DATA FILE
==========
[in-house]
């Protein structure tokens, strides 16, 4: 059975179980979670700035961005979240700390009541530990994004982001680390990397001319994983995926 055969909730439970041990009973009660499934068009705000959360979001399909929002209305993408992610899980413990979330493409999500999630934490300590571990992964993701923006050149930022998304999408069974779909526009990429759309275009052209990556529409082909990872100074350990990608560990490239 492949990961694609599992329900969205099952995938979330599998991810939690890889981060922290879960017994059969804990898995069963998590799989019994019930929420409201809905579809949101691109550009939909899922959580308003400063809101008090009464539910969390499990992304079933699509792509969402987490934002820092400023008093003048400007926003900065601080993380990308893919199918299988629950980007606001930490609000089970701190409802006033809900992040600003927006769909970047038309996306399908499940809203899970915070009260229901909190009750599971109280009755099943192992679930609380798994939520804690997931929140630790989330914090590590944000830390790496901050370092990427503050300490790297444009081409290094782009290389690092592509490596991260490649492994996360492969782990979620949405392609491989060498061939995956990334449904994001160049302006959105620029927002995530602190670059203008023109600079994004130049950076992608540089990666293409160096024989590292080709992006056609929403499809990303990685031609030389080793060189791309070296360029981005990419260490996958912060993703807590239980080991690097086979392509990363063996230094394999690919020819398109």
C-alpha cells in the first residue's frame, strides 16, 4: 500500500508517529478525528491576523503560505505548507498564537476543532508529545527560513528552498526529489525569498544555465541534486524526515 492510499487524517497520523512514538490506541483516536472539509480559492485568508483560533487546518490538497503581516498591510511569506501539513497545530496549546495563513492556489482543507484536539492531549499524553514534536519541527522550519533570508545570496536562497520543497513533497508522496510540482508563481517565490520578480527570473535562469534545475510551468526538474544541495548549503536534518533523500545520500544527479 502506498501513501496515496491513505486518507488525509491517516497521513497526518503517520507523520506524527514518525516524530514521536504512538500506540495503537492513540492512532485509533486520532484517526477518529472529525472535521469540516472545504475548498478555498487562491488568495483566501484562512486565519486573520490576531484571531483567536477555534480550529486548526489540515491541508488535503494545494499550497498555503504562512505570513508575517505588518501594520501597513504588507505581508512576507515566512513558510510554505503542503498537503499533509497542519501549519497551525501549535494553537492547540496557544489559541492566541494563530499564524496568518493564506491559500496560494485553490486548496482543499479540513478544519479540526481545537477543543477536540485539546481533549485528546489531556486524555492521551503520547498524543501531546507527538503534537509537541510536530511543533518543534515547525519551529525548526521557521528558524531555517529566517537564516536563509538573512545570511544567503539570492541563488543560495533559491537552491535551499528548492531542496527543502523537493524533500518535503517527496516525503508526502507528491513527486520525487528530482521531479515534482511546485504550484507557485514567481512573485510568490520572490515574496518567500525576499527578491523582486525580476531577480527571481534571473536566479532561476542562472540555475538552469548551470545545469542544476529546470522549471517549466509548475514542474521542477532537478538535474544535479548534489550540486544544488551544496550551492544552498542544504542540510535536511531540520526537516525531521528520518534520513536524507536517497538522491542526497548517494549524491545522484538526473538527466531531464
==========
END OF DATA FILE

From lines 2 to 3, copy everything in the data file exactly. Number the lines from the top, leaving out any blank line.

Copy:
């Protein structure tokens, strides 16, 4: 059975179980979670700035961005979240700390009541530990994004982001680390990397001319994983995926 055969909730439970041990009973009660499934068009705000959360979001399909929002209305993408992610899980413990979330493409999500999630934490300590571990992964993701923006050149930022998304999408069974779909526009990429759309275009052209990556529409082909990872100074350990990608560990490239 492949990961694609599992329900969205099952995938979330599998991810939690890889981060922290879960017994059969804990898995069963998590799989019994019930929420409201809905579809949101691109550009939909899922959580308003400063809101008090009464539910969390499990992304079933699509792509969402987490934002820092400023008093003048400007926003900065601080993380990308893919199918299988629950980007606001930490609000089970701190409802006033809900992040600003927006769909970047038309996306399908499940809203899970915070009260229901909190009750599971109280009755099943192992679930609380798994939520804690997931929140630790989330914090590590944000830390790496901050370092990427503050300490790297444009081409290094782009290389690092592509490596991260490649492994996360492969782990979620949405392609491989060498061939995956990334449904994001160049302006959105620029927002995530602190670059203008023109600079994004130049950076992608540089990666293409160096024989590292080709992006056609929403499809990303990685031609030389080793060189791309070296360029981005990419260490996958912060993703807590239980080991690097086979392509990363063996230094394999690919020819398109």
C-alpha cells in the first residue's frame, strides 16, 4: 500500500508517529478525528491576523503560505505548507498564537476543532508529545527560513528552498526529489525569498544555465541534486524526515 492510499487524517497520523512514538490506541483516536472539509480559492485568508483560533487546518490538497503581516498591510511569506501539513497545530496549546495563513492556489482543507484536539492531549499524553514534536519541527522550519533570508545570496536562497520543497513533497508522496510540482508563481517565490520578480527570473535562469534545475510551468526538474544541495548549503536534518533523500545520500544527479 502506498501513501496515496491513505486518507488525509491517516497521513497526518503517520507523520506524527514518525516524530514521536504512538500506540495503537492513540492512532485509533486520532484517526477518529472529525472535521469540516472545504475548498478555498487562491488568495483566501484562512486565519486573520490576531484571531483567536477555534480550529486548526489540515491541508488535503494545494499550497498555503504562512505570513508575517505588518501594520501597513504588507505581508512576507515566512513558510510554505503542503498537503499533509497542519501549519497551525501549535494553537492547540496557544489559541492566541494563530499564524496568518493564506491559500496560494485553490486548496482543499479540513478544519479540526481545537477543543477536540485539546481533549485528546489531556486524555492521551503520547498524543501531546507527538503534537509537541510536530511543533518543534515547525519551529525548526521557521528558524531555517529566517537564516536563509538573512545570511544567503539570492541563488543560495533559491537552491535551499528548492531542496527543502523537493524533500518535503517527496516525503508526502507528491513527486520525487528530482521531479515534482511546485504550484507557485514567481512573485510568490520572490515574496518567500525576499527578491523582486525580476531577480527571481534571473536566479532561476542562472540555475538552469548551470545545469542544476529546470522549471517549466509548475514542474521542477532537478538535474544535479548534489550540486544544488551544496550551492544552498542544504542540510535536511531540520526537516525531521528520518534520513536524507536517497538522491542526497548517494549524491545522484538526473538527466531531464